In this article, available in full on the Cosmophilia website, Cynthia Neil ponders what she considers to be the most powerful and under-appreciated gift of being human: our power to choose. — Amanda P.
by Cynthia Neil
By any measure we are living in tumultuous, even revolutionary times. Religious zealots around the world are slaughtering each other, as well as anybody else with a belief system ‘offensive’ to their own. Multinational corporations are trying to control and manipulate the food supply from seed to table. Plagues are crossing international borders, and ignorance and greed rule the governing processes from one end of the world to the other.
How easy it is to wonder, “What in the world am I doing here? Did I really choose this? Do I have a purpose? Are we random sparks in an infinite universe?
“Do I really belong HERE?”
The most powerful and under-appreciated gift of being human is our power to choose. A starting point for this conversation is the idea offered by Teilhard de Chardin: “We are not human beings having a spiritual experience, we are spiritual beings having a human experience.”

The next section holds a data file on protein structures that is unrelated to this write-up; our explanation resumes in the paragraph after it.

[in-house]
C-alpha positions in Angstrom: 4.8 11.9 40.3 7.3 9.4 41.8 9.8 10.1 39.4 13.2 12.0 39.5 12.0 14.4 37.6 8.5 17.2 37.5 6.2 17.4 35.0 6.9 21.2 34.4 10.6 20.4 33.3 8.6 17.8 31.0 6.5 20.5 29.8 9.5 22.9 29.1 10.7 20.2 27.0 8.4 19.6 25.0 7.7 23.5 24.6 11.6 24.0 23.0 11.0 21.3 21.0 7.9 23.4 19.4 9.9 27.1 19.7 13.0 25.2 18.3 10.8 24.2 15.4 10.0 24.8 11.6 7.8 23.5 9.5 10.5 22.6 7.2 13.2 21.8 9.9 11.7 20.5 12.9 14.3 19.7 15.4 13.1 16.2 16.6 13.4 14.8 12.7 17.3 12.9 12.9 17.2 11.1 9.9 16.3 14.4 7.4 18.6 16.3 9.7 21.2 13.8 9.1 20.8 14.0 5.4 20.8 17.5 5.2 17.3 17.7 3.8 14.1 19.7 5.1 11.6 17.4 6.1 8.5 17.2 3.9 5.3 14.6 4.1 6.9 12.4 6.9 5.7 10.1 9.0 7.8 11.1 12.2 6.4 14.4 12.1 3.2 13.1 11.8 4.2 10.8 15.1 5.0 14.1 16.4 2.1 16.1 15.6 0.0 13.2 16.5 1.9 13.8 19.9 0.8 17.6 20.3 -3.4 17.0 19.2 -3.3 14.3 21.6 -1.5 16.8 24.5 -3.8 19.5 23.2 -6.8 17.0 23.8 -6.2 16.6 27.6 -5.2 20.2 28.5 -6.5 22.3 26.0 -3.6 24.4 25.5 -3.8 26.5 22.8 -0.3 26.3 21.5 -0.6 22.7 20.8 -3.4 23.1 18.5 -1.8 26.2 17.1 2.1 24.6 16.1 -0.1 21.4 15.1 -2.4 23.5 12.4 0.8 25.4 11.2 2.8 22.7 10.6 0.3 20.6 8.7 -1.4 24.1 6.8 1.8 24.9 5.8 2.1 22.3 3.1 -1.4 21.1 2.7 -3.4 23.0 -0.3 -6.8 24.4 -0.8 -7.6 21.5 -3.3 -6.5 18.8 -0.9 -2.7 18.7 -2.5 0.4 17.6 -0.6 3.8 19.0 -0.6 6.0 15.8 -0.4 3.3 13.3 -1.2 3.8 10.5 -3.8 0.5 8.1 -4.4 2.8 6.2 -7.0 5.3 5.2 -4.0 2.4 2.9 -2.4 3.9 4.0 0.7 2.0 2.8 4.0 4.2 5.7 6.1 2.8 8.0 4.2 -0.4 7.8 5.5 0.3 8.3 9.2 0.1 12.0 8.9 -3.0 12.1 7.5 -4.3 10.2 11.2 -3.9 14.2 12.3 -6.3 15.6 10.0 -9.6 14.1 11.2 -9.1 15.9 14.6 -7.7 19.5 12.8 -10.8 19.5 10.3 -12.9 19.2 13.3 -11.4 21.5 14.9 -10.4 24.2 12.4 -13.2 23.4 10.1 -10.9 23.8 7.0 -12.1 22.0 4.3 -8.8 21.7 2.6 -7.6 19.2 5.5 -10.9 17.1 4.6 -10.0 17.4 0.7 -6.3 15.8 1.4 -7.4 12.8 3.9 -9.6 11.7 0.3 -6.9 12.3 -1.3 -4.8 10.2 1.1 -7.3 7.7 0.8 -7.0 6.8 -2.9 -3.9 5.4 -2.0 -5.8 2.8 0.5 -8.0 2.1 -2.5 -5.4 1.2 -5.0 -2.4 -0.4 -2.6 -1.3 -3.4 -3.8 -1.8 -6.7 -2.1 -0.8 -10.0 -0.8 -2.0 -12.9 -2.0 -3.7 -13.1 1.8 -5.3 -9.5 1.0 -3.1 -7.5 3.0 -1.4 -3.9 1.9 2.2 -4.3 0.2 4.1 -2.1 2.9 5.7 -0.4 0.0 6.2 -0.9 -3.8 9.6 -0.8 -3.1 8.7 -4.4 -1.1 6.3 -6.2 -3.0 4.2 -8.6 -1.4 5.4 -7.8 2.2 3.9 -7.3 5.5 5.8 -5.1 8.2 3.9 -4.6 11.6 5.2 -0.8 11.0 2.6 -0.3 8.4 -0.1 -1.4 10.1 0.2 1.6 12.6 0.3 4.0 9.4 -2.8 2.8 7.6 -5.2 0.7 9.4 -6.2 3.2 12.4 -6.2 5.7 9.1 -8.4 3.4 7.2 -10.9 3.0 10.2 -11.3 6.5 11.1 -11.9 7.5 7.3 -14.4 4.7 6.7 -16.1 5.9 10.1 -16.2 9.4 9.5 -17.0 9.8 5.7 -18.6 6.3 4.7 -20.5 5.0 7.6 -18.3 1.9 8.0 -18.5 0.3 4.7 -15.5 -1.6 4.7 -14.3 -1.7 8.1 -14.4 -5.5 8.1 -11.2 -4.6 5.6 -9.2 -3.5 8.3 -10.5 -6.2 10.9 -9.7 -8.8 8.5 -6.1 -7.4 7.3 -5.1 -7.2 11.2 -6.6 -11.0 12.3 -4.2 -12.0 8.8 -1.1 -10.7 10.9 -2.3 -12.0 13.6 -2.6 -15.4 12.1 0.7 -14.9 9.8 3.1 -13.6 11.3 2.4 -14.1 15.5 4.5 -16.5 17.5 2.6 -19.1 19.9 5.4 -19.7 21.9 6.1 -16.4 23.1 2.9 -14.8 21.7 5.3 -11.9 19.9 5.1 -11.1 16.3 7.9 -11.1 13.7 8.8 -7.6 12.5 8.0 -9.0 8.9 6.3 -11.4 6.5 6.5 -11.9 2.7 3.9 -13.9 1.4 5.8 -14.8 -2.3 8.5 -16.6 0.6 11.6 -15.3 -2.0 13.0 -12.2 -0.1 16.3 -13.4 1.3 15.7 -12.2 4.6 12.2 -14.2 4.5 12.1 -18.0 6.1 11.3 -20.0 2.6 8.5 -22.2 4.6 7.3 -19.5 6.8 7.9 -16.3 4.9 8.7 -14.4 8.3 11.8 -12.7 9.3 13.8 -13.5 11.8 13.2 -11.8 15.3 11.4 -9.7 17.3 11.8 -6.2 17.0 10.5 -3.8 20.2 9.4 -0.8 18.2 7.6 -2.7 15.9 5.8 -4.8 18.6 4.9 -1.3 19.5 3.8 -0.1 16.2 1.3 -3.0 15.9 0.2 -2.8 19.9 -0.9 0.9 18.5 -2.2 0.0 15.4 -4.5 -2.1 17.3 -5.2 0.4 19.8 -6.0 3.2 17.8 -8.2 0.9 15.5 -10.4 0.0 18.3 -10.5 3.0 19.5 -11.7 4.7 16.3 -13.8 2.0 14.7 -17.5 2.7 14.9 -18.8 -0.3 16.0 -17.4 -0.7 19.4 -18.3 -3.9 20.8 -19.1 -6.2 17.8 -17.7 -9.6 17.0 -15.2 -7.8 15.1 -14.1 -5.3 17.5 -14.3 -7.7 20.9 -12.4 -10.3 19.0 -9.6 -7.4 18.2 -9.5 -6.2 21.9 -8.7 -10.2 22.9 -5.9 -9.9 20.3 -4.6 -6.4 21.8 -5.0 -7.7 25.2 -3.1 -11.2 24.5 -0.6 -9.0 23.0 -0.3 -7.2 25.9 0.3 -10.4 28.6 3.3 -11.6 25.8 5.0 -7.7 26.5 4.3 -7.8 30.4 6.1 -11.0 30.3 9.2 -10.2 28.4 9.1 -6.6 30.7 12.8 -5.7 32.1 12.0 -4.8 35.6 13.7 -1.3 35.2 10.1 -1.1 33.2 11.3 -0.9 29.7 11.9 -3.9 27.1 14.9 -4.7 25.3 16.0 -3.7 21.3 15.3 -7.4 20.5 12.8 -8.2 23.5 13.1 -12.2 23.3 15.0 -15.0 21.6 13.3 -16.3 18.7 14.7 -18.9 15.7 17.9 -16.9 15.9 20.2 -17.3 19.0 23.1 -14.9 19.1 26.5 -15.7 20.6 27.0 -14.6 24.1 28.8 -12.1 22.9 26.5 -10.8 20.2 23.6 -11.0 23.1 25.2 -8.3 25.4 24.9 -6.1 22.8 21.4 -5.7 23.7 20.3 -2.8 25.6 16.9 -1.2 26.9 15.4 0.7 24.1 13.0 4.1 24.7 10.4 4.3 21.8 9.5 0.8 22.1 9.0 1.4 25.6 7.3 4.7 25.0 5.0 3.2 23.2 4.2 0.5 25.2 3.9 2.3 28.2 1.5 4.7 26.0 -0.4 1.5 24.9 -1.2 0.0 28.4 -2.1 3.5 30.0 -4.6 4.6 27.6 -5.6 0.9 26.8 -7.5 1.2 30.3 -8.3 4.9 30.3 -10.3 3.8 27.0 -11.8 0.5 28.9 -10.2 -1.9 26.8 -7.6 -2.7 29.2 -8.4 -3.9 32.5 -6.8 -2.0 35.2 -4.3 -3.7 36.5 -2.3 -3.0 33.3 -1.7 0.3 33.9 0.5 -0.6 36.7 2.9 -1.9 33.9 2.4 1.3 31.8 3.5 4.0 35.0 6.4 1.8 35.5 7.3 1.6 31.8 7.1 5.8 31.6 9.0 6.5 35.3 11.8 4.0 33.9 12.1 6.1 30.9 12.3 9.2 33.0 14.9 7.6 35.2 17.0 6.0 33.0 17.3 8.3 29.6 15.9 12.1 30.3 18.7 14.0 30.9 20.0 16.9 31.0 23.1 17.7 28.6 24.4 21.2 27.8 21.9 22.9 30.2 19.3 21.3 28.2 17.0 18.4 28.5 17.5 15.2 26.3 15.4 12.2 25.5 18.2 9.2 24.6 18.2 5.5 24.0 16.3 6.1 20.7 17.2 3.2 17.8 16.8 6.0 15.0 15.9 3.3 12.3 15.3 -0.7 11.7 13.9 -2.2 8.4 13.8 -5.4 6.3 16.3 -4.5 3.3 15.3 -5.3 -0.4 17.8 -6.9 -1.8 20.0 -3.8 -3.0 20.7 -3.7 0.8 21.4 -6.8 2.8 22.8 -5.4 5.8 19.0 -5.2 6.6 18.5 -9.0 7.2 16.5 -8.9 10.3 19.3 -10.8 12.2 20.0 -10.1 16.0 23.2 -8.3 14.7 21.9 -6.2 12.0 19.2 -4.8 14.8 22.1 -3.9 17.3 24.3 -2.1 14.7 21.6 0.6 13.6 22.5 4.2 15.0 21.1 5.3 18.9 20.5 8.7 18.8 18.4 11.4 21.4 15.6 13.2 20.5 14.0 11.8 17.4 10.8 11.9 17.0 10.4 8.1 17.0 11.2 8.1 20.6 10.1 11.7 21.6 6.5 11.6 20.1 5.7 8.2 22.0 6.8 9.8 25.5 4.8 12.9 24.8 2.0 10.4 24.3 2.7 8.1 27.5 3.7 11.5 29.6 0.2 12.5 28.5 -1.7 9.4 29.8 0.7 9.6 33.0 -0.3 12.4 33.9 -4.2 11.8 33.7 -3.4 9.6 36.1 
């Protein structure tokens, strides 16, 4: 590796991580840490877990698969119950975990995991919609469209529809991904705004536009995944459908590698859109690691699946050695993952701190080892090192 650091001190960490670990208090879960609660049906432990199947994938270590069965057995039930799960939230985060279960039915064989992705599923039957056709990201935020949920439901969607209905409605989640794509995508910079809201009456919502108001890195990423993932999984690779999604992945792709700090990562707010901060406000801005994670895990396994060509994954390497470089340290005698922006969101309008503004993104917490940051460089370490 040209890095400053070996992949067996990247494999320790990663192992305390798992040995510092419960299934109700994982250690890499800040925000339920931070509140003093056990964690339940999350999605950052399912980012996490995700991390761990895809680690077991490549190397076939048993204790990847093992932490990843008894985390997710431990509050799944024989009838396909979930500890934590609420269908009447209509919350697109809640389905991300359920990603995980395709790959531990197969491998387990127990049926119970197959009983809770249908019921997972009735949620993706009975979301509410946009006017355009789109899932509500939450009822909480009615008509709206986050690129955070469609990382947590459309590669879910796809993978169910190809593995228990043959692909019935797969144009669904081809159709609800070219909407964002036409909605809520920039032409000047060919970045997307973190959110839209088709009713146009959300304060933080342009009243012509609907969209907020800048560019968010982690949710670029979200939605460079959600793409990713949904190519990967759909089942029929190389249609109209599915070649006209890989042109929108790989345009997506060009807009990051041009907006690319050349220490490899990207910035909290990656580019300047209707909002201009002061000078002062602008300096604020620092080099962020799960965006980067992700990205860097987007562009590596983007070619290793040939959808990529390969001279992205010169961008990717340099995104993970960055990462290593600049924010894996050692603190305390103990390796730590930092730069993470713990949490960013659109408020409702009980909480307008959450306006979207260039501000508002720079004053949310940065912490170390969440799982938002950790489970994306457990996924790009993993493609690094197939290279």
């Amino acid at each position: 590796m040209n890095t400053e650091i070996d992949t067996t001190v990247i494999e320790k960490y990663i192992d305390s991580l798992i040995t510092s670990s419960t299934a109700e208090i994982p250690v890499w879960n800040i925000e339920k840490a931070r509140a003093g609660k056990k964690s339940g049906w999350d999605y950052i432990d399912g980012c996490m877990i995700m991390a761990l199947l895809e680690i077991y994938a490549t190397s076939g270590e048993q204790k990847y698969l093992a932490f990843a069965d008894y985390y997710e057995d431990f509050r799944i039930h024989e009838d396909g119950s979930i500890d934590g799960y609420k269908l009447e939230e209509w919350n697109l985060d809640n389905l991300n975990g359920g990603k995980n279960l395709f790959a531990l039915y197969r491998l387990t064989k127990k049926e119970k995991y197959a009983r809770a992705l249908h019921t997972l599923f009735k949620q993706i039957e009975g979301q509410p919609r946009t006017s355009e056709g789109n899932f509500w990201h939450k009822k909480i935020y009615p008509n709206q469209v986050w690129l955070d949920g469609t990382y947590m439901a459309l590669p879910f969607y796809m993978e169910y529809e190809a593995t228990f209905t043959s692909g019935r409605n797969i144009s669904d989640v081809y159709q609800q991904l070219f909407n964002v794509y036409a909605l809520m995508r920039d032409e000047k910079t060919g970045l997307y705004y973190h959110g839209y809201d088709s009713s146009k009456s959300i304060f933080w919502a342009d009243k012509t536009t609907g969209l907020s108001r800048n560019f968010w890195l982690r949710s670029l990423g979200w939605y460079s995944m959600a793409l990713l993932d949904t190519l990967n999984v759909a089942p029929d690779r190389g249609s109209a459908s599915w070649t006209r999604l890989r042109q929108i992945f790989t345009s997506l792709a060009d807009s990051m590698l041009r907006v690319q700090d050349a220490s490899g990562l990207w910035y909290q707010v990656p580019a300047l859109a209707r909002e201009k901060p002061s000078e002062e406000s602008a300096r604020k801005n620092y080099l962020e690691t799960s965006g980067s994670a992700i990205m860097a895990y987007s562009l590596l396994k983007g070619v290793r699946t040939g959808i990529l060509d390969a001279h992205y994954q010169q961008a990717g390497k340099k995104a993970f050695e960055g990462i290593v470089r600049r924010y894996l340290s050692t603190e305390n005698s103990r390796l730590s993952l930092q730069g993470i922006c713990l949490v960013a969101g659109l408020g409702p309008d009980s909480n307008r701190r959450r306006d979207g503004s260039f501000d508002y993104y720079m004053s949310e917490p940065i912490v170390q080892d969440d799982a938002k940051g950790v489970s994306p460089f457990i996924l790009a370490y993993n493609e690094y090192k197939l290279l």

What a wake-up call this thought can be. We are so much more than the meat suit that many choose to believe is our whole reality. What is your first reaction to the idea that your body is a suit of clothes? One we change when it gets old and wears out? But to know that for sure we have to look for it. Life and our experiences change depending on the state of our consciousness, and our consciousness determines our responses in disturbing situations.
The Hindu Vedas suggest that there are seven ascending levels of consciousness. The more evolved our conscious awareness, the easier it is to see the right answer in any seemingly thorny set of circumstances. And the easier it is to see that there is a lesson we are supposed to learn, in every experience.
The faster we learn the lesson the easier it is to move on to the next one. But if we choose not to get the message — and that is always a choice — the situation surrounding the moment dissipates, goes off the stage of your life for a time and comes back re-costumed and recast to give you another crack at it. The learning never ends, because that is where we are, in an infinitely adaptable classroom.